Microsoft Bing – Learning’s on customer-driven innovation from a startup venture within Microsoft

Microsoft Bing has used market research to find an unmet customer need with respect to search: liberation from the list of blue links. Bing meets a top need among consumers: it helps them accomplish tasks faster, with more confidence.

With Bing, Microsoft made many surprising moves in search. Straying from the pack, it questioned assumptions about competing on the size of the index or the precision of results alone; it dove deeper to understand user intent. What is the intent of users when they type a key word or phrase in a search box? What are they trying to accomplish? What decisions do users want a search engine to help them make?

All search engines talk about using knowledge about user intent in order to serve search results. However, Microsoft has taken bold steps in this direction, by making changes to its user interface and launching new features to help users get more out of their searches, to help users make decisions.

In this two-part blog post, I will explore learning’s about customer-driven innovation at Bing leading to its new value proposition: that of being a decision engine.

For the past many years, the search industry focused on returning a list of links to users in response to their queries. This list of links placed a burden on users, forcing them to dig through the list and find the one’s that matched their intent. The Bing team knew they had to break through the current competitive search landscape. They knew they had to redefine the search category. But how could they do this? By focusing on a highly valued yet underserved consumer need: the need people have to make faster, more informed decisions. And not surprisingly, Bing's market share according to comScore has steadily risen to over 10%.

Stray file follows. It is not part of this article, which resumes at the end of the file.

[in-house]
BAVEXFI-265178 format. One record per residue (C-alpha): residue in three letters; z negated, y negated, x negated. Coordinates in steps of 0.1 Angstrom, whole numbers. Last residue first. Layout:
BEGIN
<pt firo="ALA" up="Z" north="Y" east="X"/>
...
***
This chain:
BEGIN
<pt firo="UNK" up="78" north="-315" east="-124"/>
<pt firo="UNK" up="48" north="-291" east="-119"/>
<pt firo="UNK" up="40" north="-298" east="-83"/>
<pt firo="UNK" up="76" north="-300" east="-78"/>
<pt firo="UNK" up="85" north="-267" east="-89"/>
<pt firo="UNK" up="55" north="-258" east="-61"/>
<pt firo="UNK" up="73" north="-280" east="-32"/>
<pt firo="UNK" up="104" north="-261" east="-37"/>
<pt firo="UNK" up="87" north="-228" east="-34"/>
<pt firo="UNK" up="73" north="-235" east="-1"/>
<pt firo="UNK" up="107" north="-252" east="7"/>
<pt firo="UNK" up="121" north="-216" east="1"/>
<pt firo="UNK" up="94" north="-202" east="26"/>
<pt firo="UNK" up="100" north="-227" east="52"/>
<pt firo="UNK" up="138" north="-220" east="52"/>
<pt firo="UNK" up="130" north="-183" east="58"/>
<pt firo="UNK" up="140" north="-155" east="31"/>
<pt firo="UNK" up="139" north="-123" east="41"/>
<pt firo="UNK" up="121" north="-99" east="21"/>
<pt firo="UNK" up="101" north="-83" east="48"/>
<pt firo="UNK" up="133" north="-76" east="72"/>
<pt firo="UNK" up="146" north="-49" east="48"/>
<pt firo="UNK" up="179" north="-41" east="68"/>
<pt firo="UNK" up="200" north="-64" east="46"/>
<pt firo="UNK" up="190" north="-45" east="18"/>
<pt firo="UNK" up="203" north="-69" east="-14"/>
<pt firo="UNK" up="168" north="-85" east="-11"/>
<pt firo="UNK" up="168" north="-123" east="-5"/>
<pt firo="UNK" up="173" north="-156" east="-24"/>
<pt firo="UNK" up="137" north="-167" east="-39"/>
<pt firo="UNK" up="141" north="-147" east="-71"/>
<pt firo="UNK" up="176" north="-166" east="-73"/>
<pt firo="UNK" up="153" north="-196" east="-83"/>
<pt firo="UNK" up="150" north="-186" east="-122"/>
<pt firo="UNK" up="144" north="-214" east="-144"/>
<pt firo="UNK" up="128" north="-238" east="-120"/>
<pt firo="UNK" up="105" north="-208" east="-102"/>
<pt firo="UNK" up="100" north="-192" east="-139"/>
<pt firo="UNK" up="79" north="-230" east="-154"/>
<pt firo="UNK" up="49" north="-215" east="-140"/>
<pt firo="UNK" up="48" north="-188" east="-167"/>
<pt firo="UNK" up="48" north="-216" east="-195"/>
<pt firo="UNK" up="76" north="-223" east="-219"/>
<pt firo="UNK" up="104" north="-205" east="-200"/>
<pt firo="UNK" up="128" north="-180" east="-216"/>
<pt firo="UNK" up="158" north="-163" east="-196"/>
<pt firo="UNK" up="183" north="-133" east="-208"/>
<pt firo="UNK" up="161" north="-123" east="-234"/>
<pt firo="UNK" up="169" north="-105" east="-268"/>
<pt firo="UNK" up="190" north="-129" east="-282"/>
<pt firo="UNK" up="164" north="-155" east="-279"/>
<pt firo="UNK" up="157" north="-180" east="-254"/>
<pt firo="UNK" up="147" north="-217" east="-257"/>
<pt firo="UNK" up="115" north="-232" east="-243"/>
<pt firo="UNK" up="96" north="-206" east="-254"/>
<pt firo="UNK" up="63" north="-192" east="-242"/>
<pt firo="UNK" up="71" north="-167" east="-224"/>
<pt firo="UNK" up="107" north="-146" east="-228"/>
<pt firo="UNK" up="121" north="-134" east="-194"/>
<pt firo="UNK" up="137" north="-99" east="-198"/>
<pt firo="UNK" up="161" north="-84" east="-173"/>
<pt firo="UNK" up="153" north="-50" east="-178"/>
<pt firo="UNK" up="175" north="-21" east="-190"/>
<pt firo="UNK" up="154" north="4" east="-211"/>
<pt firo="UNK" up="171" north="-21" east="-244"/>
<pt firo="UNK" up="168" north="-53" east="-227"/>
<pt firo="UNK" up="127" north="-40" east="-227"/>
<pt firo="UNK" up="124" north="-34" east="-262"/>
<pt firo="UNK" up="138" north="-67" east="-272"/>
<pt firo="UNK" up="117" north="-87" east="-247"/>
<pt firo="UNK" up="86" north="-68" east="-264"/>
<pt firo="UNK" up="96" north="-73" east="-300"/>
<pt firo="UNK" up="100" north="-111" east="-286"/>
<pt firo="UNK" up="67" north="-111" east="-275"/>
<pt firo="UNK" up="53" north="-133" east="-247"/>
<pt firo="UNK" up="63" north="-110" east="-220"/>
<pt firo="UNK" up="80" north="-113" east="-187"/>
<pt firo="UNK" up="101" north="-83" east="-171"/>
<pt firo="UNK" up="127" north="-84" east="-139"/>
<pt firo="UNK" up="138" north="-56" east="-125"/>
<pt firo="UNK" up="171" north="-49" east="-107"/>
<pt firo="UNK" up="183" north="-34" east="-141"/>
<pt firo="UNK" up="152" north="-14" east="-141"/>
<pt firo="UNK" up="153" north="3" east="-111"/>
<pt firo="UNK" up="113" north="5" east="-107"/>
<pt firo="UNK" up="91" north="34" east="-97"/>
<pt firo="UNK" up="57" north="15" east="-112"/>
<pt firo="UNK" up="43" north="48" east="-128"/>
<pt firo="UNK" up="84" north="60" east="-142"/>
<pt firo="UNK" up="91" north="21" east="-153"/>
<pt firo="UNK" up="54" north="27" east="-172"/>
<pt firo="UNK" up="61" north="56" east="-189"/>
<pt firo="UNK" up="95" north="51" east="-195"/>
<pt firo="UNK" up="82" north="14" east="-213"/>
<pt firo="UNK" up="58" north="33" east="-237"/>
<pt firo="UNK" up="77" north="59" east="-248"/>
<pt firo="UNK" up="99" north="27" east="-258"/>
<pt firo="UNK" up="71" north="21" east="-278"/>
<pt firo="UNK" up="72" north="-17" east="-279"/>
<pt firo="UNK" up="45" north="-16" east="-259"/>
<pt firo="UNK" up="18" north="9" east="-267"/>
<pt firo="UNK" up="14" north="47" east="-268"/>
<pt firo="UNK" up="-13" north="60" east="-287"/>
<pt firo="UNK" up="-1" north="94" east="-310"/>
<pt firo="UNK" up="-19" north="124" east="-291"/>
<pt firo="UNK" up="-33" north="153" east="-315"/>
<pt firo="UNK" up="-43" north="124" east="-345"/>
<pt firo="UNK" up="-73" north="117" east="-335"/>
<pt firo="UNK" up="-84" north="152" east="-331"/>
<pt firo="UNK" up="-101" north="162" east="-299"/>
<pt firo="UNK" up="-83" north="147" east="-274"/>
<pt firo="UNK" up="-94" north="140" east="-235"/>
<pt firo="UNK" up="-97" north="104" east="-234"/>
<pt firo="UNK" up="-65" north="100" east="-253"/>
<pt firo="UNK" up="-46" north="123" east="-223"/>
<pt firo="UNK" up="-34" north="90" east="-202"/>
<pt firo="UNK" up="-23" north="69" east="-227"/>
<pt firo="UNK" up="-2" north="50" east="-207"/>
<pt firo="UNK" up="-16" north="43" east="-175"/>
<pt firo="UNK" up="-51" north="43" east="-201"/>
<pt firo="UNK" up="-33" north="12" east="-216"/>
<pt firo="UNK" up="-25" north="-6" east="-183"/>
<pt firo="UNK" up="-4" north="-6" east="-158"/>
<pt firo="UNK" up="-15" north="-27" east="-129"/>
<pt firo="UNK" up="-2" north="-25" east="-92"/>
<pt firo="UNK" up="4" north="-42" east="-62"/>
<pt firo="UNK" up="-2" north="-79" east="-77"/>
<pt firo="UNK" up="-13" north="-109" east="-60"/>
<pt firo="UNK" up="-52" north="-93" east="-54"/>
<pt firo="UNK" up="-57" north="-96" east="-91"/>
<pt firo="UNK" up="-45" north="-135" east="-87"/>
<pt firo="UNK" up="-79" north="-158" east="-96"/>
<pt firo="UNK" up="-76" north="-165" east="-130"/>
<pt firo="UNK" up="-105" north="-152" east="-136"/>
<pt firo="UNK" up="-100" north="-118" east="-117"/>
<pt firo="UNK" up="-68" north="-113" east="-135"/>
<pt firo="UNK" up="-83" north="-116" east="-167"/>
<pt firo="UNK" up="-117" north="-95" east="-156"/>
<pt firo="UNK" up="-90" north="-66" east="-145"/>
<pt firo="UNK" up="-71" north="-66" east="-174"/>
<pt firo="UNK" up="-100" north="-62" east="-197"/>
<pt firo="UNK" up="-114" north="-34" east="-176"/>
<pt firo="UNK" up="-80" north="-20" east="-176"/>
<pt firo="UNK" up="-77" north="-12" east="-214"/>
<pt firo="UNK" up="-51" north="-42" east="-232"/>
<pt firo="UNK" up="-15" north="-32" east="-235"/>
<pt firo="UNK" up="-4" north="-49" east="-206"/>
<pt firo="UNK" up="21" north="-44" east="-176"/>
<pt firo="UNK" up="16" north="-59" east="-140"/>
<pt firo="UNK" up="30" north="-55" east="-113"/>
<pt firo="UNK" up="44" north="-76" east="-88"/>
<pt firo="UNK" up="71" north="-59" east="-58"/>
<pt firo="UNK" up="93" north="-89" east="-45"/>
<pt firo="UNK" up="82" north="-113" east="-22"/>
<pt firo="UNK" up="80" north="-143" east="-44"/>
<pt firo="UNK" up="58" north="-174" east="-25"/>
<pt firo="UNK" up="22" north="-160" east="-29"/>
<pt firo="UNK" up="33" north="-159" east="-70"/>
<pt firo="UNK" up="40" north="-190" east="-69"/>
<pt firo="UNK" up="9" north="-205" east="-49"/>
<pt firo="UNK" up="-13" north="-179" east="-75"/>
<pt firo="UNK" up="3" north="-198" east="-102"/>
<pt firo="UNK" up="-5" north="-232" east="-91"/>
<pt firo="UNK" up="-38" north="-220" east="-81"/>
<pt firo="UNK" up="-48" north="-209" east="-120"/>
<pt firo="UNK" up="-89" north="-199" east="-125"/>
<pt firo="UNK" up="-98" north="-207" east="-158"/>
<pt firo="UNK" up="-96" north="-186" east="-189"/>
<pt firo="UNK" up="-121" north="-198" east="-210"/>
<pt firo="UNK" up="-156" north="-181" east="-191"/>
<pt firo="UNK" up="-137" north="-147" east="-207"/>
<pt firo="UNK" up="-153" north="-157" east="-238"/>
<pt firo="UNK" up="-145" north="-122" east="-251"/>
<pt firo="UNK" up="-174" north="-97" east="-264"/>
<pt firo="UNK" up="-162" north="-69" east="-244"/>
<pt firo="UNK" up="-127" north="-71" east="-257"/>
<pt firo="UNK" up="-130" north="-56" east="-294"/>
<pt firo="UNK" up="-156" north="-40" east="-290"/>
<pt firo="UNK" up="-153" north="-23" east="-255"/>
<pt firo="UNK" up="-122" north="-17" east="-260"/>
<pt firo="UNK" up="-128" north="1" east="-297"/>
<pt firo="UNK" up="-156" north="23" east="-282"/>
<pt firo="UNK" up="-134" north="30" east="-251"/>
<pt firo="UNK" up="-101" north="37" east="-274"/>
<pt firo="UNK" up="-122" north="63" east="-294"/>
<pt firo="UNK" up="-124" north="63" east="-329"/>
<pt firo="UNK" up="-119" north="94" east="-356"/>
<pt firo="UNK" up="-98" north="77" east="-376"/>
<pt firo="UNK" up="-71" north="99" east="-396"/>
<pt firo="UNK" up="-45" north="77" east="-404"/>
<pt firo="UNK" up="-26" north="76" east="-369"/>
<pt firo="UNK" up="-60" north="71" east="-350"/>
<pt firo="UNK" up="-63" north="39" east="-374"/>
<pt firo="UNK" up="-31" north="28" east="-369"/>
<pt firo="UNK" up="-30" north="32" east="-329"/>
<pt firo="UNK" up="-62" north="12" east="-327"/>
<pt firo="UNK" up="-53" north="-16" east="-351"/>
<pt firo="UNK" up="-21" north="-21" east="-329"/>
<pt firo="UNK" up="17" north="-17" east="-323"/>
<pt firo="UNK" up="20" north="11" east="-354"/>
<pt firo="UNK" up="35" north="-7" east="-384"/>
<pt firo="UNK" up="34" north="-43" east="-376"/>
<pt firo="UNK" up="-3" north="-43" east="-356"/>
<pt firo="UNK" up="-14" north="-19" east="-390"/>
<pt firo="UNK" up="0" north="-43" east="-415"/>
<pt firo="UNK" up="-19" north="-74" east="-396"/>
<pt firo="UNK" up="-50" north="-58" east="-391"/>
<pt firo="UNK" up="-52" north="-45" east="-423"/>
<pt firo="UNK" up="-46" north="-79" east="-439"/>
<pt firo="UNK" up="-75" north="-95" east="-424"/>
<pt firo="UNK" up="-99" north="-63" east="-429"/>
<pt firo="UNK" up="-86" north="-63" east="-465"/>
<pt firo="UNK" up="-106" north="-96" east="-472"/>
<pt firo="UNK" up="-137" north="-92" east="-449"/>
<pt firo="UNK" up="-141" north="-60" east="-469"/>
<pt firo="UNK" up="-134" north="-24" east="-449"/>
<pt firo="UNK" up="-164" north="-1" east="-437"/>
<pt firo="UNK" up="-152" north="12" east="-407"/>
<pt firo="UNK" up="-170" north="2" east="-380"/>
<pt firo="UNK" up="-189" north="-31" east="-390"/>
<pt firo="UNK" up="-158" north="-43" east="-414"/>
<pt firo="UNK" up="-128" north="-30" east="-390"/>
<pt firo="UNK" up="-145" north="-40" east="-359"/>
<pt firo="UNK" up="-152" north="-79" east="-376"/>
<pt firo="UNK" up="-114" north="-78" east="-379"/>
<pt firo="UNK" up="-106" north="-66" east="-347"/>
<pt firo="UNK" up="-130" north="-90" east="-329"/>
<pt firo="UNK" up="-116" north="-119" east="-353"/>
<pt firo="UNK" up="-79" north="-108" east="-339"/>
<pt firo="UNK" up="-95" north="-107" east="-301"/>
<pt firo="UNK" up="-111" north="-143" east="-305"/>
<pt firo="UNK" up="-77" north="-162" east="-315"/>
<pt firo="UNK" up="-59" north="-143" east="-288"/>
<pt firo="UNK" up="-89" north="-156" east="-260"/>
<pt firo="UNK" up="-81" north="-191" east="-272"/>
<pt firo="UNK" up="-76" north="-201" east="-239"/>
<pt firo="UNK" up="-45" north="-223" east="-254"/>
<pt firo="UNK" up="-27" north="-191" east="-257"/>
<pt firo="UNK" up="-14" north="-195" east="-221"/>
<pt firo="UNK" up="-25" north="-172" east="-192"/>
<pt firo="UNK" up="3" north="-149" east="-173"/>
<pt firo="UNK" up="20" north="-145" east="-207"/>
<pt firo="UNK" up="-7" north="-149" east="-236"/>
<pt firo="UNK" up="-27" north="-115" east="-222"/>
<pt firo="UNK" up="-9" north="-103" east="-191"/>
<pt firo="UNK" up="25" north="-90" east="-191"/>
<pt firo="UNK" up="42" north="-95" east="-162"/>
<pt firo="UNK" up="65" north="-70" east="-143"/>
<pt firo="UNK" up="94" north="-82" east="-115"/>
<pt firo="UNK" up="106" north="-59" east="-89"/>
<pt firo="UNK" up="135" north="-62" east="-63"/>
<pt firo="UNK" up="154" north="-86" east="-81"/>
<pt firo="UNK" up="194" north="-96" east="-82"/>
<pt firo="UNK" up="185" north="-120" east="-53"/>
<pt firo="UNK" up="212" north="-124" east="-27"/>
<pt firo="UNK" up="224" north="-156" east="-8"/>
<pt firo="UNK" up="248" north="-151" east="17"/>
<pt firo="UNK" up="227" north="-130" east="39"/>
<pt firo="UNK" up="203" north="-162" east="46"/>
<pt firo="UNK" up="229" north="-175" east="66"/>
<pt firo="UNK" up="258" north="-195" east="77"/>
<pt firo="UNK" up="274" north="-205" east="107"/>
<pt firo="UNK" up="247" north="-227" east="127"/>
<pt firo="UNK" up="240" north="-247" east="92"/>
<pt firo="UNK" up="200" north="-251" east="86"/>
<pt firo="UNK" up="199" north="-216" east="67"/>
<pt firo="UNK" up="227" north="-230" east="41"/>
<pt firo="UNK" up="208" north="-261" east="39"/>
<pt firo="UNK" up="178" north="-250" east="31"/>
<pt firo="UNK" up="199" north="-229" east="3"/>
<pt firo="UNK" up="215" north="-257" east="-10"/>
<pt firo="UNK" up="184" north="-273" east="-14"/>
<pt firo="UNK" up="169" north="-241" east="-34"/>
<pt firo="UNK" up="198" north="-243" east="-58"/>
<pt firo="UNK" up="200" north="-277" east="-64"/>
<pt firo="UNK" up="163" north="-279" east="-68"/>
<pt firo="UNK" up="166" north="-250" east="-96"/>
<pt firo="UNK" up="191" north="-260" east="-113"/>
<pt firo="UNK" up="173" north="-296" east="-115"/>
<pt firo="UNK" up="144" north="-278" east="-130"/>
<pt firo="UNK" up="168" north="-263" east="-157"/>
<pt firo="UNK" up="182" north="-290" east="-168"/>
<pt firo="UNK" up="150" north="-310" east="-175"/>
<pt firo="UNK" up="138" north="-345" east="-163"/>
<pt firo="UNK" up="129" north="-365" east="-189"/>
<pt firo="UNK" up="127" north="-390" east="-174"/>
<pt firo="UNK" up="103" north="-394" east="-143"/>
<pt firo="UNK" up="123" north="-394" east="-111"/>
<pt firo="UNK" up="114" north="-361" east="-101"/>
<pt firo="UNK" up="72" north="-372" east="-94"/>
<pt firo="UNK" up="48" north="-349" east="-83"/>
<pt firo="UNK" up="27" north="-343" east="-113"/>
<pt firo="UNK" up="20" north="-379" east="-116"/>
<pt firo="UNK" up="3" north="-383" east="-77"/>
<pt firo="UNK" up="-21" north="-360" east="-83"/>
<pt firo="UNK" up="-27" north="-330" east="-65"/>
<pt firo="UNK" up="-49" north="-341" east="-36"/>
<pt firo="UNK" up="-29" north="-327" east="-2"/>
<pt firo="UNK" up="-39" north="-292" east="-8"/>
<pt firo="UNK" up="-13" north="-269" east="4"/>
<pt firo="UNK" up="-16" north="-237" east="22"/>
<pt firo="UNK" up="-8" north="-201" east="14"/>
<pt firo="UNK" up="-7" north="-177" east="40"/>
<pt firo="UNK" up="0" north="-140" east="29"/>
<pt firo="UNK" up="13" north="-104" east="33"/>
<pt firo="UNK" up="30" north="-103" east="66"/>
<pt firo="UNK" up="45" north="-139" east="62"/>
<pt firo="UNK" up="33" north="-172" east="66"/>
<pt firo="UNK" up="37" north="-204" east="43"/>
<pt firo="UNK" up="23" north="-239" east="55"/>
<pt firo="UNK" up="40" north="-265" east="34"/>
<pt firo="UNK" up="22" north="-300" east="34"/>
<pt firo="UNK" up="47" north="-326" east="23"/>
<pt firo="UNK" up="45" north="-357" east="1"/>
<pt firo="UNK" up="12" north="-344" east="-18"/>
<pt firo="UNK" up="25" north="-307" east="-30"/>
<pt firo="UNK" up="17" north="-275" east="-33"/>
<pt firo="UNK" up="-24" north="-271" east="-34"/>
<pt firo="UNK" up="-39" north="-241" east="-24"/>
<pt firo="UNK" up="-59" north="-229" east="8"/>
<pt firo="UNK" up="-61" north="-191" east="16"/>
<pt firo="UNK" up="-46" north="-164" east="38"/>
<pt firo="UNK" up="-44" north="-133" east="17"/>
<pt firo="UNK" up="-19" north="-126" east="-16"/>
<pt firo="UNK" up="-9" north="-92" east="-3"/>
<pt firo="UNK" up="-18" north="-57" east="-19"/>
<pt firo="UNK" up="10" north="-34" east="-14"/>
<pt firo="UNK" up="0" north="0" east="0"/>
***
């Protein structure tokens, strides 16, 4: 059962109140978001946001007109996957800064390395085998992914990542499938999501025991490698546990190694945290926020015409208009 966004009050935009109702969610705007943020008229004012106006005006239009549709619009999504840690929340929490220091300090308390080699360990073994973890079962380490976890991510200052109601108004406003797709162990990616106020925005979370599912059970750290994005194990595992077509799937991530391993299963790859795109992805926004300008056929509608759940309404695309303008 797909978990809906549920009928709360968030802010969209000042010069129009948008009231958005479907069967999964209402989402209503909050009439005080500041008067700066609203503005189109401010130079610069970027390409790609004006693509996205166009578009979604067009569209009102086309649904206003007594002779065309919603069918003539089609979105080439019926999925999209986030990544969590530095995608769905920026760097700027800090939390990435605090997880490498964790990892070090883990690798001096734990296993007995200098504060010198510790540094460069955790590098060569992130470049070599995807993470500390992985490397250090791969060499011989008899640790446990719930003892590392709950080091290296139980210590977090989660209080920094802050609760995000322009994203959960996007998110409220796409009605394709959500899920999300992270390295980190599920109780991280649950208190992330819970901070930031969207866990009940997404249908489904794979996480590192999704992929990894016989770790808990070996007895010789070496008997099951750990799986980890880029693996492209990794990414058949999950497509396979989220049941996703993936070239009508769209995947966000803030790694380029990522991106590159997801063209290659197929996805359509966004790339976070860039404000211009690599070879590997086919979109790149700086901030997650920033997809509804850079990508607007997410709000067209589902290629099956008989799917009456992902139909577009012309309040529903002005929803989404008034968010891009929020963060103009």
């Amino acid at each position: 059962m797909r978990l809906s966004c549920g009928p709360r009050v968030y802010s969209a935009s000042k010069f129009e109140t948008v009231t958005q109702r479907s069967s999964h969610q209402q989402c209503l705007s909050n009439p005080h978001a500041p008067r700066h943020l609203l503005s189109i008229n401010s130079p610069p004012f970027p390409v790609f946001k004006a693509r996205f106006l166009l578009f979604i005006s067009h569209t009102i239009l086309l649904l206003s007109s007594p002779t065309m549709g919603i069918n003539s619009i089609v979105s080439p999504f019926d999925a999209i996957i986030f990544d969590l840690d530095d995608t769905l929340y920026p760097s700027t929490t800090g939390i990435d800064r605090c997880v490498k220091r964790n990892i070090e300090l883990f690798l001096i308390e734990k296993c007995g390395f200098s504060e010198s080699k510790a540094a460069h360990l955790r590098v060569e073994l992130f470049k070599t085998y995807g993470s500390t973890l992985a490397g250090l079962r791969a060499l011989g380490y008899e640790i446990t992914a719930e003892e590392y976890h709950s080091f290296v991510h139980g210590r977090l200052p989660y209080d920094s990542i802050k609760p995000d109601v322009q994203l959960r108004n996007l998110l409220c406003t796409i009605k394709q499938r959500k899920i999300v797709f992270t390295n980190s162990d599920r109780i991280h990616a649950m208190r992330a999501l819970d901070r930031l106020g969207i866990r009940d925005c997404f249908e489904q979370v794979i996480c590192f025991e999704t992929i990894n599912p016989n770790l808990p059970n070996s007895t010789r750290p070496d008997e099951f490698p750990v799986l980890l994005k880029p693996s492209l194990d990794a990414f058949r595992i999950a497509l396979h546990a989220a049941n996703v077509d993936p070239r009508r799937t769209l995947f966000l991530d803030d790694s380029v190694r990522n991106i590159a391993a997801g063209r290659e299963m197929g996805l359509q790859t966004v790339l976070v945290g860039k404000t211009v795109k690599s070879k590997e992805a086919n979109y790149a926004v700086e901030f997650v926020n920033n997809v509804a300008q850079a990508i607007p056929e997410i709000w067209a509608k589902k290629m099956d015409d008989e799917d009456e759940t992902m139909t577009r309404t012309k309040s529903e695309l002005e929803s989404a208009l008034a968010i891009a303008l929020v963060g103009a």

Stefan Weitz, Director, Bing Marketing, explains, “Customers number one request in search – ahead of anything else – is reducing the time-to-task completion.  We think we can better achieve this goal by focusing on what the user is trying to do and pivoting the user experience and the answers we present around that intent. Not all queries are the same, so why should all search results pages look about the same?”

Bing’s consumer research found that people make decisions of varying degrees of importance and complexity all the time. Some are quick “if/then” type decisions, while others are “best alternative” type decisions that generally take longer to complete. However, the Bing team did not stop there. They went further and analyzed the steps consumers take in making decisions. Bing’s research found six steps in decision-making: (1) framing the decision, (2) gathering information, (3) developing alternatives, (4) rating alternatives, (5) making the decision and (6) evaluating the decision.

For example a few features being developed by the Bing team attempt to go after the customer need of saving users time by minimizing unnecessary clicks and queries, and providing tools that can help users make decisions with more confidence. Through hover preview, instant answers, enhanced captions, travel and shopping tools, Twitter search and the new mapping (or “spatial search”) experience, Bing is re-defining search to serve as a decision engine for customers. Bing’s Senior Product Manager, Henry Hall explains, “We asked users a simple question, ‘what are you trying to accomplish with search?’ We found that in many instances, they were gathering bits and pieces of information from all over the Web to help them make some kind of decision.  But search engines weren’t doing a great job of anticipating that need. There was an opportunity for not just another search engine, but a Decision Engine.”

As a Decision Engine, Bing is focused on delivering great results, providing a richer and more organized user experience and helping users accomplish key tasks more easily.

The re-invention of Bing is a great example of the importance of customer-driven innovation. By putting new product or service ideas through the litmus test of whether they solve key customer problems, startups can increase their likelihood of success.

Will Google Users Switch to Bing? Watch what a few have to say.

In a couple of qualitative studies, Bing has found that once users are exposed to Bing for an extended period of time, they tend to  re-evaluate their idea of what a search engine could be. In this video, Microsoft captured the reactions of selected participants.

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